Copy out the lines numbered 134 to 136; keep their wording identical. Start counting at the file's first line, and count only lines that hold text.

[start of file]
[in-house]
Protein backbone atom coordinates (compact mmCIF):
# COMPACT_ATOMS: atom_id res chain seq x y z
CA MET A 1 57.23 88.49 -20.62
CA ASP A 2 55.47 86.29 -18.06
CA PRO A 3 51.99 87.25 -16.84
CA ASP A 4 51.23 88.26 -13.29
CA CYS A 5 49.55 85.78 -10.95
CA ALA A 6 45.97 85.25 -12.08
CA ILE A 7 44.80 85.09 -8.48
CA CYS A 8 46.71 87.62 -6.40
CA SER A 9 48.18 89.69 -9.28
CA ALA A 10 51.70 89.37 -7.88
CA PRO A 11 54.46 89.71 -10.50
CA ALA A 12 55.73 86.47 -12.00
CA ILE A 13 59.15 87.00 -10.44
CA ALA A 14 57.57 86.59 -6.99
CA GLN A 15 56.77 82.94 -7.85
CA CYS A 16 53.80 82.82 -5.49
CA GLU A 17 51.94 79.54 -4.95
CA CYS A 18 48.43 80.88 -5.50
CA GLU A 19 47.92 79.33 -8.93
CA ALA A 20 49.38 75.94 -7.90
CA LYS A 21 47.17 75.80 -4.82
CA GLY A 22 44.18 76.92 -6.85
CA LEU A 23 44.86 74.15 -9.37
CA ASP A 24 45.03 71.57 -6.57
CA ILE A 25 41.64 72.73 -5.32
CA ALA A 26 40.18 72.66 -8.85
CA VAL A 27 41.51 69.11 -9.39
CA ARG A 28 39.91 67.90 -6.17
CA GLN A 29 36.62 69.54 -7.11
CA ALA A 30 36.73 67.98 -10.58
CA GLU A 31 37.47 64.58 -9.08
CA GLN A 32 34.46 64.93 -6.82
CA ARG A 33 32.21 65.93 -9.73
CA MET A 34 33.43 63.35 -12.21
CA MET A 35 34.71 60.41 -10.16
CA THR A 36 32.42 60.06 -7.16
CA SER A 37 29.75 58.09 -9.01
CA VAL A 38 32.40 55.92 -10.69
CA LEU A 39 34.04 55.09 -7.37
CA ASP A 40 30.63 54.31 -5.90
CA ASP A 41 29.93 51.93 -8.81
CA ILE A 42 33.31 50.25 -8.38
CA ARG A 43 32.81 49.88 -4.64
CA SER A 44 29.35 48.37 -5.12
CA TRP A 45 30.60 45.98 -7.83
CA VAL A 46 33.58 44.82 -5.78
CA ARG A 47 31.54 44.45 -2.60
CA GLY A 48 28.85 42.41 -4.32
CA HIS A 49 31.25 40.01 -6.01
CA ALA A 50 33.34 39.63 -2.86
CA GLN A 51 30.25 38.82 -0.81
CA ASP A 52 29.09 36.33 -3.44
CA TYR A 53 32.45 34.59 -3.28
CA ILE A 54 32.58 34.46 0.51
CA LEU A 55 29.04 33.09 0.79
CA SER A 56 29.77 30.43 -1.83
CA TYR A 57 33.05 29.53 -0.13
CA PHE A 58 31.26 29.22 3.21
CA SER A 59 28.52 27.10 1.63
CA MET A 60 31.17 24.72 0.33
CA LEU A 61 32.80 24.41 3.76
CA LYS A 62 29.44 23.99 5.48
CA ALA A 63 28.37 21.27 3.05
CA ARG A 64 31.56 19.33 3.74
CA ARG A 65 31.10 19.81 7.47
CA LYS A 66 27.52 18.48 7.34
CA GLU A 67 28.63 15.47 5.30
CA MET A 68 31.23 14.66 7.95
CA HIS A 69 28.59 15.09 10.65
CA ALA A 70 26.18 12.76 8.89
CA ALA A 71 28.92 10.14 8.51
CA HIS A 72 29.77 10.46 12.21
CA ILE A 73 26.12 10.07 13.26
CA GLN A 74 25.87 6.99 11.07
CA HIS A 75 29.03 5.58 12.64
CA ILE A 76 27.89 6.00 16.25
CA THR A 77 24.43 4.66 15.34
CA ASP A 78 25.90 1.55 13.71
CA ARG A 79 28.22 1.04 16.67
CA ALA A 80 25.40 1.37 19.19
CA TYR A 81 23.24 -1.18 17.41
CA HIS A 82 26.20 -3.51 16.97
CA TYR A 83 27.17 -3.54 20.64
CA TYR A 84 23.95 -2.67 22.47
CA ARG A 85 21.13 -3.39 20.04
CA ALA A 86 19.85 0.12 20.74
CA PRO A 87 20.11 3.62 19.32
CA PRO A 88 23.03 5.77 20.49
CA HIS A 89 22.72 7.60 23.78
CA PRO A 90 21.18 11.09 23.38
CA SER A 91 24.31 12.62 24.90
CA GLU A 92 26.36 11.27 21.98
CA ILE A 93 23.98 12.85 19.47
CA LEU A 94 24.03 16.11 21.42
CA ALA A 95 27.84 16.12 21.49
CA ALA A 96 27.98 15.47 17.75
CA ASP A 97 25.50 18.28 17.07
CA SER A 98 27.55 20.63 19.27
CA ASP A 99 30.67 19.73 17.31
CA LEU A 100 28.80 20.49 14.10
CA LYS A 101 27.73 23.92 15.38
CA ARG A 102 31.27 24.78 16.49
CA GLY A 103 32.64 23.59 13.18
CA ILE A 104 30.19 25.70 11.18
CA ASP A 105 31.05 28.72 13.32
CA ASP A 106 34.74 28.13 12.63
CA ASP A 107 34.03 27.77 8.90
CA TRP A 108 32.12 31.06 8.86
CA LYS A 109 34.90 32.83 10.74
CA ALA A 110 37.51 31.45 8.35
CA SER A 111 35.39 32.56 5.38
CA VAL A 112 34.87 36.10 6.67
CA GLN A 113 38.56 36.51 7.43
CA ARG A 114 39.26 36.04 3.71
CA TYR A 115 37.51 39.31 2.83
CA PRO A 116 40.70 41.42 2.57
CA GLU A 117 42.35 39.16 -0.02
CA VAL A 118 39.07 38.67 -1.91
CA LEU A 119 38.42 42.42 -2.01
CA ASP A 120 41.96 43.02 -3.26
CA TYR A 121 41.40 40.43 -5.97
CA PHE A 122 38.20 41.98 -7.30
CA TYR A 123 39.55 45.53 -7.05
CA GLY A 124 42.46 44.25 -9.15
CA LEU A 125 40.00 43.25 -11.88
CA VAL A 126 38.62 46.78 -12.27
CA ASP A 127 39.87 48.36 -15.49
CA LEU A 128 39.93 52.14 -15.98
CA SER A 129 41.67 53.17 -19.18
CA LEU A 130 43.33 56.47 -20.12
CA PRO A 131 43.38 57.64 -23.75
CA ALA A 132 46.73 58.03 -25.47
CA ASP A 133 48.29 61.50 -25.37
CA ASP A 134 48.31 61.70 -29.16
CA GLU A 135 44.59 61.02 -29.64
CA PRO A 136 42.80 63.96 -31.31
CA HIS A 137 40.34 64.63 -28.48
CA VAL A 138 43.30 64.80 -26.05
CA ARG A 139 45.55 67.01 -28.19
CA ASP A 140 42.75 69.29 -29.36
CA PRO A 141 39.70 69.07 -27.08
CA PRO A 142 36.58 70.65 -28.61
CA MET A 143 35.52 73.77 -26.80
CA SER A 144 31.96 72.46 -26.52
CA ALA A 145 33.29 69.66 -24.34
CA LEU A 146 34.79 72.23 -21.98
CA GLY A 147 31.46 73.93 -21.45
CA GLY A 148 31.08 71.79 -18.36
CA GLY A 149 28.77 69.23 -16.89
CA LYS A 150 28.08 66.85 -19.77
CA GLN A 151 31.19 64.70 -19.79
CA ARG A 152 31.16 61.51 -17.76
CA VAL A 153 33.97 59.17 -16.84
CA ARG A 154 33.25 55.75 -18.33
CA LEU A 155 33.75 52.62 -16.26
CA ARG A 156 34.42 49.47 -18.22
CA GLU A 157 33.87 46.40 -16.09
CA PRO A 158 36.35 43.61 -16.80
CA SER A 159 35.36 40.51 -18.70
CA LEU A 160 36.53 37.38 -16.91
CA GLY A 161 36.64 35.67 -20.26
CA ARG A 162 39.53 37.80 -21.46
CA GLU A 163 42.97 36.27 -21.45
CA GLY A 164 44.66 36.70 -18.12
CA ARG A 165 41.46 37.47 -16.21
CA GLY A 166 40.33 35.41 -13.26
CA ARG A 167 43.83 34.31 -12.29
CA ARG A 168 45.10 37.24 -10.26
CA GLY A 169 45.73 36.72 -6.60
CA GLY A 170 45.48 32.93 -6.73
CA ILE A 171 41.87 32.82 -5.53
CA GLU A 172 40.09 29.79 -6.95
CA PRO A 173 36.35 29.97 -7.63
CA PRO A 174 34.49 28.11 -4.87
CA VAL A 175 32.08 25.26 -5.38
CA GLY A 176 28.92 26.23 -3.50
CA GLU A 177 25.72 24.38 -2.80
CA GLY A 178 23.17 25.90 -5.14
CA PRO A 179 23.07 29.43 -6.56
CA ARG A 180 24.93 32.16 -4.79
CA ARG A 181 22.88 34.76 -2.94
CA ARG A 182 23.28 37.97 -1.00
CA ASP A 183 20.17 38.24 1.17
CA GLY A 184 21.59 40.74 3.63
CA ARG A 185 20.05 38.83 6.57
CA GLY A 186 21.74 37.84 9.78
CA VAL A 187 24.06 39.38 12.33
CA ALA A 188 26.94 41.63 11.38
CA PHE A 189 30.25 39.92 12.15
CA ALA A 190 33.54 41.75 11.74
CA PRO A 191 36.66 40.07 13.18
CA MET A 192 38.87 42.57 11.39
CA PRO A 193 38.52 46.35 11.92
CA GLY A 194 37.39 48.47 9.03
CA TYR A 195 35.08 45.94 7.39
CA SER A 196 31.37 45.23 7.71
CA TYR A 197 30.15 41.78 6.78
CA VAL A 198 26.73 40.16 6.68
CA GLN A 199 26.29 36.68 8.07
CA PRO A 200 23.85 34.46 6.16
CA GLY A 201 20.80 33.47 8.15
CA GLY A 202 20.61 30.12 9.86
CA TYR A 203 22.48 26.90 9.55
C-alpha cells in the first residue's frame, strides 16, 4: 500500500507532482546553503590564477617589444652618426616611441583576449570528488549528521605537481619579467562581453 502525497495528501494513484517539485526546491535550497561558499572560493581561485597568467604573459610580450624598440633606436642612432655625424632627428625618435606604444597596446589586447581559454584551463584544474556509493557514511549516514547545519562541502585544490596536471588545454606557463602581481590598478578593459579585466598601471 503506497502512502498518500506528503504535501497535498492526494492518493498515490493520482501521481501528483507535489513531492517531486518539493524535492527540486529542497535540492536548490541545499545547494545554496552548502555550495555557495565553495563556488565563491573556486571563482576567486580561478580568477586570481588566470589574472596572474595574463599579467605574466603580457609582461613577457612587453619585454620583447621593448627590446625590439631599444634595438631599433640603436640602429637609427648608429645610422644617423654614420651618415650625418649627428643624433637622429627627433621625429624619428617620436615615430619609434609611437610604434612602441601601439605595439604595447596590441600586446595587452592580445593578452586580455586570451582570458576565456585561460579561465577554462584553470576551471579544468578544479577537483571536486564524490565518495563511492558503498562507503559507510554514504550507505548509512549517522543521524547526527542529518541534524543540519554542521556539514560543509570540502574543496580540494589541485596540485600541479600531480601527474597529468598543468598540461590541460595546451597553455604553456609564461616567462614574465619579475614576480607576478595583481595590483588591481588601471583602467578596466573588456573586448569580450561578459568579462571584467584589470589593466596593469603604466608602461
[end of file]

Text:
CA PRO A 131 43.38 57.64 -23.75
CA ALA A 132 46.73 58.03 -25.47
CA ASP A 133 48.29 61.50 -25.37